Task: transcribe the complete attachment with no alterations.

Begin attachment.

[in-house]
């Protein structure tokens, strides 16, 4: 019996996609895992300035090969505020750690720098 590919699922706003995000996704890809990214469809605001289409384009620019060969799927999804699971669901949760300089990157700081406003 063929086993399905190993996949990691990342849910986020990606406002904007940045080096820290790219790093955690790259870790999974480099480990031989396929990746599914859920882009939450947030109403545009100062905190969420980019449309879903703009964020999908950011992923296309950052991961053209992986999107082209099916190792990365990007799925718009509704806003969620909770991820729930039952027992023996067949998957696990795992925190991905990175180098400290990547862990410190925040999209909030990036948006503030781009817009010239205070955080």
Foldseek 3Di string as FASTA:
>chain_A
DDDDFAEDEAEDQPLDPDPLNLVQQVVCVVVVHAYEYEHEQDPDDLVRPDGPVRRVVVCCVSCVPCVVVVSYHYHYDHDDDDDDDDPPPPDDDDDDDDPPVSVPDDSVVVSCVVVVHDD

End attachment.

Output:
[in-house]
């Protein structure tokens, strides 16, 4: 019996996609895992300035090969505020750690720098 590919699922706003995000996704890809990214469809605001289409384009620019060969799927999804699971669901949760300089990157700081406003 063929086993399905190993996949990691990342849910986020990606406002904007940045080096820290790219790093955690790259870790999974480099480990031989396929990746599914859920882009939450947030109403545009100062905190969420980019449309879903703009964020999908950011992923296309950052991961053209992986999107082209099916190792990365990007799925718009509704806003969620909770991820729930039952027992023996067949998957696990795992925190991905990175180098400290990547862990410190925040999209909030990036948006503030781009817009010239205070955080």
Foldseek 3Di string as FASTA:
>chain_A
DDDDFAEDEAEDQPLDPDPLNLVQQVVCVVVVHAYEYEHEQDPDDLVRPDGPVRRVVVCCVSCVPCVVVVSYHYHYDHDDDDDDDDPPPPDDDDDDDDPPVSVPDDSVVVSCVVVVHDD